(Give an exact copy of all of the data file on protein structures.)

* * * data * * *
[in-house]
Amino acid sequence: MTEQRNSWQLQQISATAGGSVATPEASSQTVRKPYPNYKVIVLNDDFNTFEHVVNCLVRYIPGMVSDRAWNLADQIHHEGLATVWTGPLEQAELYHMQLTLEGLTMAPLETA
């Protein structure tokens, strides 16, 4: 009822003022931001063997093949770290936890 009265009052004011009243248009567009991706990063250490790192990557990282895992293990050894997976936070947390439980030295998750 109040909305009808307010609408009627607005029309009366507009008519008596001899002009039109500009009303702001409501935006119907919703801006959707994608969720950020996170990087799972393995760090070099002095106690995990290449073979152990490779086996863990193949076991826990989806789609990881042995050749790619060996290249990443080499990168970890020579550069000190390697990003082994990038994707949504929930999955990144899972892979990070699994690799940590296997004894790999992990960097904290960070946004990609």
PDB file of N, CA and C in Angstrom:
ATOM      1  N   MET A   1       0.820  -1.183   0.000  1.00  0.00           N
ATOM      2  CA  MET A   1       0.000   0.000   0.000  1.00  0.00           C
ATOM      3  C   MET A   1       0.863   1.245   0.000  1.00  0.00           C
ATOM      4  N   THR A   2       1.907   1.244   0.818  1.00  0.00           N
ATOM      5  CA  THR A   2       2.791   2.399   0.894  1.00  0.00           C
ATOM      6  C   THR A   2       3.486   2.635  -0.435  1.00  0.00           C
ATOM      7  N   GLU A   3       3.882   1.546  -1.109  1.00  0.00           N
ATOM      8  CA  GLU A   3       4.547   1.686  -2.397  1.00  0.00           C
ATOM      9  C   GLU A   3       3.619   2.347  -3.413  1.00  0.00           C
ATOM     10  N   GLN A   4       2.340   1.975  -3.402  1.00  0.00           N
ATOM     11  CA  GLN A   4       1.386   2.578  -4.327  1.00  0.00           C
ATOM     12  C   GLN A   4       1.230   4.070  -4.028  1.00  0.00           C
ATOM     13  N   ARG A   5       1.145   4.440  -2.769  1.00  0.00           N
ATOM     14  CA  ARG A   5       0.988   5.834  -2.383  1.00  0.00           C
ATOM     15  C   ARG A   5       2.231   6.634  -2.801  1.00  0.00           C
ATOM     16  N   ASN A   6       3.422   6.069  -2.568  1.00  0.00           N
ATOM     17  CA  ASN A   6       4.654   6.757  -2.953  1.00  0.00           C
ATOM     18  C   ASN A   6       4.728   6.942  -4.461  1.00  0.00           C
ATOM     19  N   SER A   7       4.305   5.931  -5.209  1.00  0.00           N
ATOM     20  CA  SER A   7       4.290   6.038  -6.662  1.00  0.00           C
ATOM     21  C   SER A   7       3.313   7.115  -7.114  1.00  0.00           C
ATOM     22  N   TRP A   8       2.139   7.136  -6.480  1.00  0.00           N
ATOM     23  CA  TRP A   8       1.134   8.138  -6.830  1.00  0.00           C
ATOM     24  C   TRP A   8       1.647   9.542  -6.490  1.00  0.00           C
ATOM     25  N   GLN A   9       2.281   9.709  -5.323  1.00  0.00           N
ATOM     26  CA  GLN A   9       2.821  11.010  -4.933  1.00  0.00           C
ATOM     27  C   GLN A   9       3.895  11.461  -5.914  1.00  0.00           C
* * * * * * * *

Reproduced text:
[in-house]
Amino acid sequence: MTEQRNSWQLQQISATAGGSVATPEASSQTVRKPYPNYKVIVLNDDFNTFEHVVNCLVRYIPGMVSDRAWNLADQIHHEGLATVWTGPLEQAELYHMQLTLEGLTMAPLETA
């Protein structure tokens, strides 16, 4: 009822003022931001063997093949770290936890 009265009052004011009243248009567009991706990063250490790192990557990282895992293990050894997976936070947390439980030295998750 109040909305009808307010609408009627607005029309009366507009008519008596001899002009039109500009009303702001409501935006119907919703801006959707994608969720950020996170990087799972393995760090070099002095106690995990290449073979152990490779086996863990193949076991826990989806789609990881042995050749790619060996290249990443080499990168970890020579550069000190390697990003082994990038994707949504929930999955990144899972892979990070699994690799940590296997004894790999992990960097904290960070946004990609």
PDB file of N, CA and C in Angstrom:
ATOM      1  N   MET A   1       0.820  -1.183   0.000  1.00  0.00           N
ATOM      2  CA  MET A   1       0.000   0.000   0.000  1.00  0.00           C
ATOM      3  C   MET A   1       0.863   1.245   0.000  1.00  0.00           C
ATOM      4  N   THR A   2       1.907   1.244   0.818  1.00  0.00           N
ATOM      5  CA  THR A   2       2.791   2.399   0.894  1.00  0.00           C
ATOM      6  C   THR A   2       3.486   2.635  -0.435  1.00  0.00           C
ATOM      7  N   GLU A   3       3.882   1.546  -1.109  1.00  0.00           N
ATOM      8  CA  GLU A   3       4.547   1.686  -2.397  1.00  0.00           C
ATOM      9  C   GLU A   3       3.619   2.347  -3.413  1.00  0.00           C
ATOM     10  N   GLN A   4       2.340   1.975  -3.402  1.00  0.00           N
ATOM     11  CA  GLN A   4       1.386   2.578  -4.327  1.00  0.00           C
ATOM     12  C   GLN A   4       1.230   4.070  -4.028  1.00  0.00           C
ATOM     13  N   ARG A   5       1.145   4.440  -2.769  1.00  0.00           N
ATOM     14  CA  ARG A   5       0.988   5.834  -2.383  1.00  0.00           C
ATOM     15  C   ARG A   5       2.231   6.634  -2.801  1.00  0.00           C
ATOM     16  N   ASN A   6       3.422   6.069  -2.568  1.00  0.00           N
ATOM     17  CA  ASN A   6       4.654   6.757  -2.953  1.00  0.00           C
ATOM     18  C   ASN A   6       4.728   6.942  -4.461  1.00  0.00           C
ATOM     19  N   SER A   7       4.305   5.931  -5.209  1.00  0.00           N
ATOM     20  CA  SER A   7       4.290   6.038  -6.662  1.00  0.00           C
ATOM     21  C   SER A   7       3.313   7.115  -7.114  1.00  0.00           C
ATOM     22  N   TRP A   8       2.139   7.136  -6.480  1.00  0.00           N
ATOM     23  CA  TRP A   8       1.134   8.138  -6.830  1.00  0.00           C
ATOM     24  C   TRP A   8       1.647   9.542  -6.490  1.00  0.00           C
ATOM     25  N   GLN A   9       2.281   9.709  -5.323  1.00  0.00           N
ATOM     26  CA  GLN A   9       2.821  11.010  -4.933  1.00  0.00           C
ATOM     27  C   GLN A   9       3.895  11.461  -5.914  1.00  0.00           C